How to measure shirts, sweatshirts, sweaters, and blouses for an accurate fit

This is a complete guide on how to measure tops (shirts, sweaters, sweatshirts, jumpers, pullovers, and blouses) and then annalyze those measurements, for the best possible fit when online shopping at the Manor. This guide is specific to how we measure our merchandise, and other online retailers may have different ways of doing things with different sets of instructions.

All of our merchandise is measured laying flat on a smooth surface, without any stretch applied to the fabric. If the fabric stretches to fit, or has elastic banding, this will be mentioned in the listing.

We use 5 possible measurements when listing our tops:

  1. Chest Width
  2. Waist Width
  3. Sleeve Length
  4. Shoulder Width
  5. Length

Compare a similar item you have that fits you, to the measurements in the listing of the item you are thinking of buying. For example, if you are thinking of buying a shirt, grab a shirt that you own that fits you how you like. Take your own shirt, lay it on a flat surface, and perform the measurements as listed below. If the measurements you get from your own shirt, are similar to the shirt you are thinking of buying online, the online product will most likely fit you.

A few other factors that should be taken into account for the best possible fit:

  1. The fabric content.
  2. The desired fit.
  3. The garment's structure.

Fabric Content

The fabric content is important to know for two reasons. First, it can tell you if the garment has any stretch to the fabric. With a knit fabric compared to a woven fabric, the knit fabric is going to have more stretch, while the woven fabric will probably have none. And a blended shirt with both cotton and spandex, is going to have more stretch to it than a shirt with just cotton. Look for things like knit vs woven, spandex percentage, or elastic banding. Our merchandise will usually have all this information listed under the Materials section at the bottom of the page.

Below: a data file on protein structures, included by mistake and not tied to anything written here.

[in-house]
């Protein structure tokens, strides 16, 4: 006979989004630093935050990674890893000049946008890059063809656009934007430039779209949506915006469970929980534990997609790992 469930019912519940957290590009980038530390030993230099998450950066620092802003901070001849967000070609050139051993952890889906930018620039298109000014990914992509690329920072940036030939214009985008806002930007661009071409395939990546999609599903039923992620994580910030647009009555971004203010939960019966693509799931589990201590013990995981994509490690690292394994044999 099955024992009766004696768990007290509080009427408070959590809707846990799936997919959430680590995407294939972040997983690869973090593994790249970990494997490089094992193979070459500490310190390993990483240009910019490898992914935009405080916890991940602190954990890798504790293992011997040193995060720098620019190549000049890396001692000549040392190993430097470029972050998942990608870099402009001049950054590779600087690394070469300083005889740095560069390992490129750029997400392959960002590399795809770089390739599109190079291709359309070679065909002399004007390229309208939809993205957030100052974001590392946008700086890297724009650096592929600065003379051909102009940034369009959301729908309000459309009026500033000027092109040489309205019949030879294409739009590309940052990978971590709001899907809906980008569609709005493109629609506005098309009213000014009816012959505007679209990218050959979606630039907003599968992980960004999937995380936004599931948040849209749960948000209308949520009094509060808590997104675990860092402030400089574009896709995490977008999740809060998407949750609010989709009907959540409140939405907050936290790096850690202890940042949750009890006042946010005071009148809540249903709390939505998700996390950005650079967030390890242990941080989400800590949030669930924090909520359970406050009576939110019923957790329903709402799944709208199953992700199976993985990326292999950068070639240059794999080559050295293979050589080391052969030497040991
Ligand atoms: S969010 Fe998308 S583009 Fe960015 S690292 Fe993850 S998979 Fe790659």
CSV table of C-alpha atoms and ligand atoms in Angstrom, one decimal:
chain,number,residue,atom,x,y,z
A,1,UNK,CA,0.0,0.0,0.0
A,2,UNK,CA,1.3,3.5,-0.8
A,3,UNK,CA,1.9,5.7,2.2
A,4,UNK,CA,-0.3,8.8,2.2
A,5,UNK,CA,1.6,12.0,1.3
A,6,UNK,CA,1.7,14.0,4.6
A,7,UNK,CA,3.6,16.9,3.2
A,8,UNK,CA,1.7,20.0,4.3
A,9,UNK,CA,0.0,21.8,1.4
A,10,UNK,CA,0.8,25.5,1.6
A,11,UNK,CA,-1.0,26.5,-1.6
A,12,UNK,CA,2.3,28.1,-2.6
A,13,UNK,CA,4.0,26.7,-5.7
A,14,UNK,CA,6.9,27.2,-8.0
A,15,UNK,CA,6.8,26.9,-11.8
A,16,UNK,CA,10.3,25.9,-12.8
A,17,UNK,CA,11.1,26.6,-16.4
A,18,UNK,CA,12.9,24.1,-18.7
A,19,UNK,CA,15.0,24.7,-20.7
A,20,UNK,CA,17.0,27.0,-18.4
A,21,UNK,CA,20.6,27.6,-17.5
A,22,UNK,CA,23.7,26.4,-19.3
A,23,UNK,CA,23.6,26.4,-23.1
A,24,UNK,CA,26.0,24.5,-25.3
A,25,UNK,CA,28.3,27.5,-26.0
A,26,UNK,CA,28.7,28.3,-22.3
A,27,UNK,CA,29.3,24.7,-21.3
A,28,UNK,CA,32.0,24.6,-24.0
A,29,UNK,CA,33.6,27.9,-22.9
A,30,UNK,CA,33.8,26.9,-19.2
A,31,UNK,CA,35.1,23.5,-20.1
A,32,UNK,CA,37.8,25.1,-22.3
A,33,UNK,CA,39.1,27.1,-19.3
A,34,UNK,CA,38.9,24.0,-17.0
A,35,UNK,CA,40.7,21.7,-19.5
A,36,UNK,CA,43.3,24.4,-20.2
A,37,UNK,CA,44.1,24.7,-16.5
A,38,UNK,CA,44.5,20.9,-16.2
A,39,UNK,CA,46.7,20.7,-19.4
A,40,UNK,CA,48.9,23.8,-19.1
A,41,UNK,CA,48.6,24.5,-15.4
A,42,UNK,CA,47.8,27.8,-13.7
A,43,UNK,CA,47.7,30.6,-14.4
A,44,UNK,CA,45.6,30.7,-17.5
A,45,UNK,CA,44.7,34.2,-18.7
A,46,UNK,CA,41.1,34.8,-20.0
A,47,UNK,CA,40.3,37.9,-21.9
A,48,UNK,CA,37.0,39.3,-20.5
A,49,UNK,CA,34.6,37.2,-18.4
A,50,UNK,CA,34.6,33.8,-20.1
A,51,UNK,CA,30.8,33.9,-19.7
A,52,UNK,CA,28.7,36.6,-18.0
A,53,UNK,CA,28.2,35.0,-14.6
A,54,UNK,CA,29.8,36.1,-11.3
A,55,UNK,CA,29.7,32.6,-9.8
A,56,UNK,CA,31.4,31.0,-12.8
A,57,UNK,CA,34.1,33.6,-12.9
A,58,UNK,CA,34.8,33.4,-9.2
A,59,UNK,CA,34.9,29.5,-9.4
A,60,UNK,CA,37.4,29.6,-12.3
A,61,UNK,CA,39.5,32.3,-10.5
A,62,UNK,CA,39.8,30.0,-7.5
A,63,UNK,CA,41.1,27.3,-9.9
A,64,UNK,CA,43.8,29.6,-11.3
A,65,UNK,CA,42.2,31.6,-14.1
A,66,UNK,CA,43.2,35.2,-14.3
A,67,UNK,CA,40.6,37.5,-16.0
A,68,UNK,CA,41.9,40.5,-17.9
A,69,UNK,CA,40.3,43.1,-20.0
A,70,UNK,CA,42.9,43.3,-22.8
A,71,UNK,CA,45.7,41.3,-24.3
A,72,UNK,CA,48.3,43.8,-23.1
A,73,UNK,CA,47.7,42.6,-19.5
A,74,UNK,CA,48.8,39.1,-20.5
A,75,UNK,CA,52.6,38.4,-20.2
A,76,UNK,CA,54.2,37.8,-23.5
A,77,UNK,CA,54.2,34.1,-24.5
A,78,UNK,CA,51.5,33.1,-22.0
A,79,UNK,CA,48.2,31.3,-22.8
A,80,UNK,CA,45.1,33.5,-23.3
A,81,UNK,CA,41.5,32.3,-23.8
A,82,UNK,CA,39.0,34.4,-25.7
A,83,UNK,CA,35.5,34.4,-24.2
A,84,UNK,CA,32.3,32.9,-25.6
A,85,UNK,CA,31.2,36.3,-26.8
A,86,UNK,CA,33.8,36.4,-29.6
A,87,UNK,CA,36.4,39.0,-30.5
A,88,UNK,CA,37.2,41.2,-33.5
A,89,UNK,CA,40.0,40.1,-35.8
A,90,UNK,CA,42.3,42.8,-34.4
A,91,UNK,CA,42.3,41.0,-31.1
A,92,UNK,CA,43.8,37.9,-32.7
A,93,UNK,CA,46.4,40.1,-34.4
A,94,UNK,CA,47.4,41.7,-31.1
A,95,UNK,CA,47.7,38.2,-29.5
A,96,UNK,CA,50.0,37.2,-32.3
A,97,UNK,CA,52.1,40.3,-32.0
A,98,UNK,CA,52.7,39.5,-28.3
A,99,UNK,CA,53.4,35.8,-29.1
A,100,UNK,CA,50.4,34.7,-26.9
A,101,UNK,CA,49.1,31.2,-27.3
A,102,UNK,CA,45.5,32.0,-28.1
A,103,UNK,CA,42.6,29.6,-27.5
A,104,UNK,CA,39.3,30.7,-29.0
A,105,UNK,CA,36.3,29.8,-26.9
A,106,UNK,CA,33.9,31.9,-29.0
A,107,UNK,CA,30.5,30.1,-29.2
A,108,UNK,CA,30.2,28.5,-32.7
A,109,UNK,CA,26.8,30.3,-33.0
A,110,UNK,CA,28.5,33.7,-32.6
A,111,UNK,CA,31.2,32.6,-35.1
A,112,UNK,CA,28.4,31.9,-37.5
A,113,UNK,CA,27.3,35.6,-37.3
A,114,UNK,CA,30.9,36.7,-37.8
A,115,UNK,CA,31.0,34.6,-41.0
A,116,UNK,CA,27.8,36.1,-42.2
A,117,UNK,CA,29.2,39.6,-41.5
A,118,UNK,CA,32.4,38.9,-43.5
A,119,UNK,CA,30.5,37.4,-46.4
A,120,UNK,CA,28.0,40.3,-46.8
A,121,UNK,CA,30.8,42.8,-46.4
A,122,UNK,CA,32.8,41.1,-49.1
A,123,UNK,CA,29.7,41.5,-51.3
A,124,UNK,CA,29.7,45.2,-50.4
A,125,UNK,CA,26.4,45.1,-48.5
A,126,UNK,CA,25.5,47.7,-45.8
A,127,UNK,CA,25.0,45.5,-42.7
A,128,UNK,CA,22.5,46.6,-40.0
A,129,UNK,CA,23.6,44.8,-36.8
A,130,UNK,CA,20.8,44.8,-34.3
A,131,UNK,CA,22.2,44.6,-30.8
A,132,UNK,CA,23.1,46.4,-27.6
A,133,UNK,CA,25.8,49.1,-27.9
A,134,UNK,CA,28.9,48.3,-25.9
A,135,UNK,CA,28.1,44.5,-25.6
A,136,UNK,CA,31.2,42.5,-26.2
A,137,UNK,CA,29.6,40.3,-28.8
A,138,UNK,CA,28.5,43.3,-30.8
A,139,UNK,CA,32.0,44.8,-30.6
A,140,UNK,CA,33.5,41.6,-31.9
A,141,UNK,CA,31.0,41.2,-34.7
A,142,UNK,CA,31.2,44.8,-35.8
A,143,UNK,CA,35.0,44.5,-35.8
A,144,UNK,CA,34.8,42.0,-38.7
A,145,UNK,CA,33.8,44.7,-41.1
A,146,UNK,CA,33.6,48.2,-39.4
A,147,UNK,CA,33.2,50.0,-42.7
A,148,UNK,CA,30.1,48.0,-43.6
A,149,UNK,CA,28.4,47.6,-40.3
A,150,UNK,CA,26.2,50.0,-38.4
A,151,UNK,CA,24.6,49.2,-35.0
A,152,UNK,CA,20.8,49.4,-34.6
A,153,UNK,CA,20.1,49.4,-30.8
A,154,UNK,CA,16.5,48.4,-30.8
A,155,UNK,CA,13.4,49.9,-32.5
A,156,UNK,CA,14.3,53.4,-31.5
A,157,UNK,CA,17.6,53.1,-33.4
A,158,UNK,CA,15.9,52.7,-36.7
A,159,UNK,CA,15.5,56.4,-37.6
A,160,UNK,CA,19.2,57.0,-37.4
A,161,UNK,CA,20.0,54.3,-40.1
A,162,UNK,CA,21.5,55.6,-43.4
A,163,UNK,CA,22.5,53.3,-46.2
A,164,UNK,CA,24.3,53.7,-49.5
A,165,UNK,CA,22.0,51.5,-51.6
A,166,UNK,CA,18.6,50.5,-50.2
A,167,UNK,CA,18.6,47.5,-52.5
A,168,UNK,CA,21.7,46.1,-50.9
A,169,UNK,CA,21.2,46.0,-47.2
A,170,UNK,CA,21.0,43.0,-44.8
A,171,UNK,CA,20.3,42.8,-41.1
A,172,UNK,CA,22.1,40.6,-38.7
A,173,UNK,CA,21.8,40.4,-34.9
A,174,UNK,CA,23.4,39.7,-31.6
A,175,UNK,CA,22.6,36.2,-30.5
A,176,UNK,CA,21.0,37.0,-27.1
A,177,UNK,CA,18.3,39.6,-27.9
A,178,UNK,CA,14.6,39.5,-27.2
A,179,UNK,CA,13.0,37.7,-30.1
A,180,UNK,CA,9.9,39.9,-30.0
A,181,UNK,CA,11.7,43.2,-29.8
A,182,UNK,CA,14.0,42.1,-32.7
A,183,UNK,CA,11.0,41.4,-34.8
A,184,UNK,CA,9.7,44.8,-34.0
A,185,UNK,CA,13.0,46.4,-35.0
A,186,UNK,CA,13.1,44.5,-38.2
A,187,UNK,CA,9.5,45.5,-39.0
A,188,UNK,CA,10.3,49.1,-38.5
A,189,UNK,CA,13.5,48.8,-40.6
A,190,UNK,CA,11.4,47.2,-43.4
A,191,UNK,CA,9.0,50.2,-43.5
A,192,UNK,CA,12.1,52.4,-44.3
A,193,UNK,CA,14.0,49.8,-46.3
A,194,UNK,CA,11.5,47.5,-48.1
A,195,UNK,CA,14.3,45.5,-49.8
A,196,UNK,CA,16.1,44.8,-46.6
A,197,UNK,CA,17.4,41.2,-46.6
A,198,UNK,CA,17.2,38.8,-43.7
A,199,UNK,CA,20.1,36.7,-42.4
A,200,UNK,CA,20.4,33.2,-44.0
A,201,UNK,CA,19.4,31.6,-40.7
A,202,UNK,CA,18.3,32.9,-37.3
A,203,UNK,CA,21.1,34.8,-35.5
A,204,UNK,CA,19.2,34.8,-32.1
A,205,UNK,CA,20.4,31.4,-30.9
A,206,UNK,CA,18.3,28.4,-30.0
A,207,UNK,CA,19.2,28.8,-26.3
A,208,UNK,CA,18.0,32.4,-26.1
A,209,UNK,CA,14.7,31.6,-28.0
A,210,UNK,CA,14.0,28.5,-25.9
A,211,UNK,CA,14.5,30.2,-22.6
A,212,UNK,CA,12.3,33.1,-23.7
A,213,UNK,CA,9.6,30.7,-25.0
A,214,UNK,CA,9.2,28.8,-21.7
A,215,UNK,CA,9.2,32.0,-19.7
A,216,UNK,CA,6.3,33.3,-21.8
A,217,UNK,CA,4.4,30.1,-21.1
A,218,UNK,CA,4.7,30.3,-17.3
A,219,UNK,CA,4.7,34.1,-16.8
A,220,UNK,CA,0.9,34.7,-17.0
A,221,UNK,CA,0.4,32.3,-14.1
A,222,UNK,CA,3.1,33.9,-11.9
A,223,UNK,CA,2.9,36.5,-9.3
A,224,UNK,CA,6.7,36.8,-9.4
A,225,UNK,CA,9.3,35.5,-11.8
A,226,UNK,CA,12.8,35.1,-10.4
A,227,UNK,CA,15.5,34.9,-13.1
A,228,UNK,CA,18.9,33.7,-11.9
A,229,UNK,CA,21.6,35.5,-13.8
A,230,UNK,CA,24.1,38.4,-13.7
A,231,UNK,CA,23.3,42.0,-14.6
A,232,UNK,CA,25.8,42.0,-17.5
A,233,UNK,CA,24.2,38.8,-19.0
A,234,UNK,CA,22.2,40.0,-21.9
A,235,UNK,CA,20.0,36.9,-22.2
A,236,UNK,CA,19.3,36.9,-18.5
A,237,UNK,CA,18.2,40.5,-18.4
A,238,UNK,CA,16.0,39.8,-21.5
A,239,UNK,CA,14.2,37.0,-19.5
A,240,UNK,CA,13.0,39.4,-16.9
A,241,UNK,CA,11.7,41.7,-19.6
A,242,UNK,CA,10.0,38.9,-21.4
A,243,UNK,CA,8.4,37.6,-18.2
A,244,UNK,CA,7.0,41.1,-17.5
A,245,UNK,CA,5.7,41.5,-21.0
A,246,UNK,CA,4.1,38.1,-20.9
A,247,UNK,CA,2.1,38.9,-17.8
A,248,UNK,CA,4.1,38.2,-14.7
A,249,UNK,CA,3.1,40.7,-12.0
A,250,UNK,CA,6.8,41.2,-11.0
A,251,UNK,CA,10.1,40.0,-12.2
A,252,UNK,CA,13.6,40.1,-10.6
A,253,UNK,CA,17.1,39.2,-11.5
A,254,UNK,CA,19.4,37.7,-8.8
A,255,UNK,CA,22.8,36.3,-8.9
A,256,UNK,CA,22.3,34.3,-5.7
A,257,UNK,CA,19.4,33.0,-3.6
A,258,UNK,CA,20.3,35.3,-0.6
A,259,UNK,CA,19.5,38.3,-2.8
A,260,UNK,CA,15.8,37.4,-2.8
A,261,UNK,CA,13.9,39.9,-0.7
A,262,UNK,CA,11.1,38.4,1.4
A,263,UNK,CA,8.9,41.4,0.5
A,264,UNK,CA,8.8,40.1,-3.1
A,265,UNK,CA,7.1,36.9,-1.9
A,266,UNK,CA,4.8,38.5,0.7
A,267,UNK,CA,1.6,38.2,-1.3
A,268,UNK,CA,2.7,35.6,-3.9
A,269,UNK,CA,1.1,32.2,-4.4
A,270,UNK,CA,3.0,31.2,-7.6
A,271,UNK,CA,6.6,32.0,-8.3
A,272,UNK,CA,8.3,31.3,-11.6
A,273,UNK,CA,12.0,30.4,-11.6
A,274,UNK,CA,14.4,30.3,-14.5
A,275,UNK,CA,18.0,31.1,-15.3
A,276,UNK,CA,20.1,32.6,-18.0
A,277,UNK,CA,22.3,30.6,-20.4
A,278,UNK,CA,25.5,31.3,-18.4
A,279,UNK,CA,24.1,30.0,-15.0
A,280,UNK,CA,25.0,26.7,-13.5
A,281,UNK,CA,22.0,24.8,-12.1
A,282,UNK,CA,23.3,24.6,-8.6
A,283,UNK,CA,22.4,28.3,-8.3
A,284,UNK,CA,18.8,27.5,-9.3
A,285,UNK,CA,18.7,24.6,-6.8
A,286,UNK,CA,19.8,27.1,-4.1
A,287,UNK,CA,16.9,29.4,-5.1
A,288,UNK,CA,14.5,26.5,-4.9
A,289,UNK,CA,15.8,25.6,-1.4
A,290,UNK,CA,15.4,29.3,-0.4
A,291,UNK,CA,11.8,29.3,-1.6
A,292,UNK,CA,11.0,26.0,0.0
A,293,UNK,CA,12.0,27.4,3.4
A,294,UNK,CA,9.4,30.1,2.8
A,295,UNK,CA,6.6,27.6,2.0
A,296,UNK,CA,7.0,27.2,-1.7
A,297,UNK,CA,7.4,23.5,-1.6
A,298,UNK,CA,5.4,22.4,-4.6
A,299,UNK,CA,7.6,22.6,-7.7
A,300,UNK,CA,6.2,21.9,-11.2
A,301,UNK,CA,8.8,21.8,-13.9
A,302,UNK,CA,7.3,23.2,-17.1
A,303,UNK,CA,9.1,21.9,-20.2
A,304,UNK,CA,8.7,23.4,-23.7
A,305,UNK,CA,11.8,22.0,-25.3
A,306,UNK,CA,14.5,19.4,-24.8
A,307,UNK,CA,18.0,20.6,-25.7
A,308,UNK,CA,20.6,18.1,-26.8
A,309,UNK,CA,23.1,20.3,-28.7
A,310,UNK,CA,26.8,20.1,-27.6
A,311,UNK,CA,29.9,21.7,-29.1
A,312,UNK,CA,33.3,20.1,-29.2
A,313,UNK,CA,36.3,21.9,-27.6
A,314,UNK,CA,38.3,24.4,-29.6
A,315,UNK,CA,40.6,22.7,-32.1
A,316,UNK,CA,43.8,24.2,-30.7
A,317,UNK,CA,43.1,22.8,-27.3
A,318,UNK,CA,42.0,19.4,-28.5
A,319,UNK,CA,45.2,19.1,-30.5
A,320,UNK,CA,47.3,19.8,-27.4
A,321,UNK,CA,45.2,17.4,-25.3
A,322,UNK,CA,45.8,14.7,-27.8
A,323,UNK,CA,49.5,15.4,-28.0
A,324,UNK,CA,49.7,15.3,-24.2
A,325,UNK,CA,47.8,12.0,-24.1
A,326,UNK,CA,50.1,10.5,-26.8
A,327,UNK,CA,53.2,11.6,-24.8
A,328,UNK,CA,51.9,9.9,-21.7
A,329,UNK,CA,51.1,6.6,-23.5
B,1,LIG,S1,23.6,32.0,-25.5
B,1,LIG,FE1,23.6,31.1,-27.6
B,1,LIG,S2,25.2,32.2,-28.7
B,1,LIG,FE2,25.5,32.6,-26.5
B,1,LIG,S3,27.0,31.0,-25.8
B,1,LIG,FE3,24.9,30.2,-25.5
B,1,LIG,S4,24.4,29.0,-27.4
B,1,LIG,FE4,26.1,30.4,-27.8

For example, if you are thinking of purchasing a sweatshirt online, but only own t-shirts to compare it to, you might want to take into account the fabric of the sweatshirt you are looking at online. Is the fabric a lot thicker than the t-shirt you are comparing it to? Is the fabric stretchy, or stiff? The fact that sweatshirt fabrics are usually thicker than t-shirt fabrics, means you might want to add an extra half inch or full inch to your shirt measurement to get the same type of fit with the sweatshirt you're thinking of buying.

Desired Fit

The desired fit you are wanting is a big factor in figuring out if an online clothing item will fit you. Do you want a slim, baggy, or boxy fit?

'Slim fit' is how a lot of clothing from the 1970's and earlier will fit. People wore shirts, tank tops, pants, and dresses closer to the body in those days. A 1970's band shirt marked as a size Medium, will probably fit more like a modern size Small. Band shirts now-a-days are made for more of a boxy fit, with less stretch to the fabric. Band shirts even going into the 1980's may fit a lot smaller than the modern day crew neck shirts you are used to.